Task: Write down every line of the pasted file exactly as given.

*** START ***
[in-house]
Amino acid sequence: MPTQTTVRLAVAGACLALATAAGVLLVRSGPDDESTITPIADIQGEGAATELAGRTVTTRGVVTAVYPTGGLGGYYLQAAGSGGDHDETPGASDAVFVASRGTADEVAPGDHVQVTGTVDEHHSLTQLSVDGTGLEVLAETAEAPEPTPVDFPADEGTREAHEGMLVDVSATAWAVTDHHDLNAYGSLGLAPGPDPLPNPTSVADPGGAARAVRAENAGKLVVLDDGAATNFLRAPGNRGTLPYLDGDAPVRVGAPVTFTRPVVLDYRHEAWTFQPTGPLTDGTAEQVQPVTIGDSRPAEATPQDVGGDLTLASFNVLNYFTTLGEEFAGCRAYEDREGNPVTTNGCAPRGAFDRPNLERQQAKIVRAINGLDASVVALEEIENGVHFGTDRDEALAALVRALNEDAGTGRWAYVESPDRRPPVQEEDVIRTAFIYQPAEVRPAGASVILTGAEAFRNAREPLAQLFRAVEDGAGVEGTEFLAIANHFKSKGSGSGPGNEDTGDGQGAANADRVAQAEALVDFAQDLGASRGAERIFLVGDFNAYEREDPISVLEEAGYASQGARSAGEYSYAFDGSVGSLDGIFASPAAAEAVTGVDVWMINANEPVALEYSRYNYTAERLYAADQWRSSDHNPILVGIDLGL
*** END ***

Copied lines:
[in-house]
Amino acid sequence: MPTQTTVRLAVAGACLALATAAGVLLVRSGPDDESTITPIADIQGEGAATELAGRTVTTRGVVTAVYPTGGLGGYYLQAAGSGGDHDETPGASDAVFVASRGTADEVAPGDHVQVTGTVDEHHSLTQLSVDGTGLEVLAETAEAPEPTPVDFPADEGTREAHEGMLVDVSATAWAVTDHHDLNAYGSLGLAPGPDPLPNPTSVADPGGAARAVRAENAGKLVVLDDGAATNFLRAPGNRGTLPYLDGDAPVRVGAPVTFTRPVVLDYRHEAWTFQPTGPLTDGTAEQVQPVTIGDSRPAEATPQDVGGDLTLASFNVLNYFTTLGEEFAGCRAYEDREGNPVTTNGCAPRGAFDRPNLERQQAKIVRAINGLDASVVALEEIENGVHFGTDRDEALAALVRALNEDAGTGRWAYVESPDRRPPVQEEDVIRTAFIYQPAEVRPAGASVILTGAEAFRNAREPLAQLFRAVEDGAGVEGTEFLAIANHFKSKGSGSGPGNEDTGDGQGAANADRVAQAEALVDFAQDLGASRGAERIFLVGDFNAYEREDPISVLEEAGYASQGARSAGEYSYAFDGSVGSLDGIFASPAAAEAVTGVDVWMINANEPVALEYSRYNYTAERLYAADQWRSSDHNPILVGIDLGL